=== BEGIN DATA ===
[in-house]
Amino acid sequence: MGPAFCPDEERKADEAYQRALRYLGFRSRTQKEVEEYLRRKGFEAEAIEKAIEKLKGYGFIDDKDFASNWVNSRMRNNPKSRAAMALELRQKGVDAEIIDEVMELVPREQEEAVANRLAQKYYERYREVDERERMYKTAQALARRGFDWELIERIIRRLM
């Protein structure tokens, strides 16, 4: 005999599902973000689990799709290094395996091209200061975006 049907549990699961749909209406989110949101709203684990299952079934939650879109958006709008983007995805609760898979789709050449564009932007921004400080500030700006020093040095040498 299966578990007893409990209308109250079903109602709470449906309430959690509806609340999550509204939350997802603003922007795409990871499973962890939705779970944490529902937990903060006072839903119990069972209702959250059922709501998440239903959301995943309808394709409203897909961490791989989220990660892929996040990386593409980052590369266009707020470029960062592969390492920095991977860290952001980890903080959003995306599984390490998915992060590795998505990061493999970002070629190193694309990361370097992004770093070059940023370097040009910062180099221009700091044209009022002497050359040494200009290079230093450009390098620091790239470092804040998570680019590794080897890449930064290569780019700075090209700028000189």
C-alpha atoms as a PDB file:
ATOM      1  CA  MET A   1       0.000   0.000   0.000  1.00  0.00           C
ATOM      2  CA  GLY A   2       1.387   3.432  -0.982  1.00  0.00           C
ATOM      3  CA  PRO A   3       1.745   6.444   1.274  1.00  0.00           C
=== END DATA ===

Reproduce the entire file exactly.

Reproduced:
[in-house]
Amino acid sequence: MGPAFCPDEERKADEAYQRALRYLGFRSRTQKEVEEYLRRKGFEAEAIEKAIEKLKGYGFIDDKDFASNWVNSRMRNNPKSRAAMALELRQKGVDAEIIDEVMELVPREQEEAVANRLAQKYYERYREVDERERMYKTAQALARRGFDWELIERIIRRLM
């Protein structure tokens, strides 16, 4: 005999599902973000689990799709290094395996091209200061975006 049907549990699961749909209406989110949101709203684990299952079934939650879109958006709008983007995805609760898979789709050449564009932007921004400080500030700006020093040095040498 299966578990007893409990209308109250079903109602709470449906309430959690509806609340999550509204939350997802603003922007795409990871499973962890939705779970944490529902937990903060006072839903119990069972209702959250059922709501998440239903959301995943309808394709409203897909961490791989989220990660892929996040990386593409980052590369266009707020470029960062592969390492920095991977860290952001980890903080959003995306599984390490998915992060590795998505990061493999970002070629190193694309990361370097992004770093070059940023370097040009910062180099221009700091044209009022002497050359040494200009290079230093450009390098620091790239470092804040998570680019590794080897890449930064290569780019700075090209700028000189």
C-alpha atoms as a PDB file:
ATOM      1  CA  MET A   1       0.000   0.000   0.000  1.00  0.00           C
ATOM      2  CA  GLY A   2       1.387   3.432  -0.982  1.00  0.00           C
ATOM      3  CA  PRO A   3       1.745   6.444   1.274  1.00  0.00           C